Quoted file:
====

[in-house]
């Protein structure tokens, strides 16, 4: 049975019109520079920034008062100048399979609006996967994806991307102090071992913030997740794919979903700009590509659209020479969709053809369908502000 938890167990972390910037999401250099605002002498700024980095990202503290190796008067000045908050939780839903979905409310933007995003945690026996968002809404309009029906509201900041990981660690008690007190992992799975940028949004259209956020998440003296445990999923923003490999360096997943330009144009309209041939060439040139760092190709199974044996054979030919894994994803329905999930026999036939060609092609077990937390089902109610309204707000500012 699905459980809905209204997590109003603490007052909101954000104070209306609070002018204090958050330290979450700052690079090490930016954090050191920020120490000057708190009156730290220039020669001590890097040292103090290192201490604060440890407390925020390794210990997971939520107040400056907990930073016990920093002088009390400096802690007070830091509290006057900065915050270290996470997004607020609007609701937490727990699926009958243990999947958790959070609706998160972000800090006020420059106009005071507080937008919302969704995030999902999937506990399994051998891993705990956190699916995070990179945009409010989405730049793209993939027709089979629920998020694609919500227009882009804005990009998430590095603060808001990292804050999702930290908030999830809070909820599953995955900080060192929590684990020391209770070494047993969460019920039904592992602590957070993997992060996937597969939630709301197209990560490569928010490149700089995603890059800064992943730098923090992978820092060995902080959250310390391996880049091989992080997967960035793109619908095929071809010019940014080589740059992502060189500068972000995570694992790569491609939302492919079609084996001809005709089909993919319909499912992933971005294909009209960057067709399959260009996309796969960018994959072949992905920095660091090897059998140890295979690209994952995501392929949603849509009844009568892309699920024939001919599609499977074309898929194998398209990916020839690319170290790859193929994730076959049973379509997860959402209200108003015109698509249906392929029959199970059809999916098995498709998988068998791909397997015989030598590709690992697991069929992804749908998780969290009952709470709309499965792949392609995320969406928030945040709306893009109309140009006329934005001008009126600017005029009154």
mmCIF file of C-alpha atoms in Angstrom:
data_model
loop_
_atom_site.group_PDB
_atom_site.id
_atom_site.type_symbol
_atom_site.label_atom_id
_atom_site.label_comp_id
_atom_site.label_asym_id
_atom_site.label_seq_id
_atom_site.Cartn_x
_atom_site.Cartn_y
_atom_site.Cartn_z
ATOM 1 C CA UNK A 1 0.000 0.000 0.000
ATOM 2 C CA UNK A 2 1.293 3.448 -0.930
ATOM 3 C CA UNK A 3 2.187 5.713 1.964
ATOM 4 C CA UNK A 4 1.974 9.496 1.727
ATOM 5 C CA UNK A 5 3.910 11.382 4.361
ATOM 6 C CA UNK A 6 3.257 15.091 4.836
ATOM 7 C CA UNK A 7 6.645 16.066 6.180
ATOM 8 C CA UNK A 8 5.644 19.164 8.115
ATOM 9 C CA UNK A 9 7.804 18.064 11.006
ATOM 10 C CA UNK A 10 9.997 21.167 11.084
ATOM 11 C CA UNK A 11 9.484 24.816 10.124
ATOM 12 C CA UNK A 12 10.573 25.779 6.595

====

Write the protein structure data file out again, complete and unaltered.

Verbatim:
[in-house]
């Protein structure tokens, strides 16, 4: 049975019109520079920034008062100048399979609006996967994806991307102090071992913030997740794919979903700009590509659209020479969709053809369908502000 938890167990972390910037999401250099605002002498700024980095990202503290190796008067000045908050939780839903979905409310933007995003945690026996968002809404309009029906509201900041990981660690008690007190992992799975940028949004259209956020998440003296445990999923923003490999360096997943330009144009309209041939060439040139760092190709199974044996054979030919894994994803329905999930026999036939060609092609077990937390089902109610309204707000500012 699905459980809905209204997590109003603490007052909101954000104070209306609070002018204090958050330290979450700052690079090490930016954090050191920020120490000057708190009156730290220039020669001590890097040292103090290192201490604060440890407390925020390794210990997971939520107040400056907990930073016990920093002088009390400096802690007070830091509290006057900065915050270290996470997004607020609007609701937490727990699926009958243990999947958790959070609706998160972000800090006020420059106009005071507080937008919302969704995030999902999937506990399994051998891993705990956190699916995070990179945009409010989405730049793209993939027709089979629920998020694609919500227009882009804005990009998430590095603060808001990292804050999702930290908030999830809070909820599953995955900080060192929590684990020391209770070494047993969460019920039904592992602590957070993997992060996937597969939630709301197209990560490569928010490149700089995603890059800064992943730098923090992978820092060995902080959250310390391996880049091989992080997967960035793109619908095929071809010019940014080589740059992502060189500068972000995570694992790569491609939302492919079609084996001809005709089909993919319909499912992933971005294909009209960057067709399959260009996309796969960018994959072949992905920095660091090897059998140890295979690209994952995501392929949603849509009844009568892309699920024939001919599609499977074309898929194998398209990916020839690319170290790859193929994730076959049973379509997860959402209200108003015109698509249906392929029959199970059809999916098995498709998988068998791909397997015989030598590709690992697991069929992804749908998780969290009952709470709309499965792949392609995320969406928030945040709306893009109309140009006329934005001008009126600017005029009154």
mmCIF file of C-alpha atoms in Angstrom:
data_model
loop_
_atom_site.group_PDB
_atom_site.id
_atom_site.type_symbol
_atom_site.label_atom_id
_atom_site.label_comp_id
_atom_site.label_asym_id
_atom_site.label_seq_id
_atom_site.Cartn_x
_atom_site.Cartn_y
_atom_site.Cartn_z
ATOM 1 C CA UNK A 1 0.000 0.000 0.000
ATOM 2 C CA UNK A 2 1.293 3.448 -0.930
ATOM 3 C CA UNK A 3 2.187 5.713 1.964
ATOM 4 C CA UNK A 4 1.974 9.496 1.727
ATOM 5 C CA UNK A 5 3.910 11.382 4.361
ATOM 6 C CA UNK A 6 3.257 15.091 4.836
ATOM 7 C CA UNK A 7 6.645 16.066 6.180
ATOM 8 C CA UNK A 8 5.644 19.164 8.115
ATOM 9 C CA UNK A 9 7.804 18.064 11.006
ATOM 10 C CA UNK A 10 9.997 21.167 11.084
ATOM 11 C CA UNK A 11 9.484 24.816 10.124
ATOM 12 C CA UNK A 12 10.573 25.779 6.595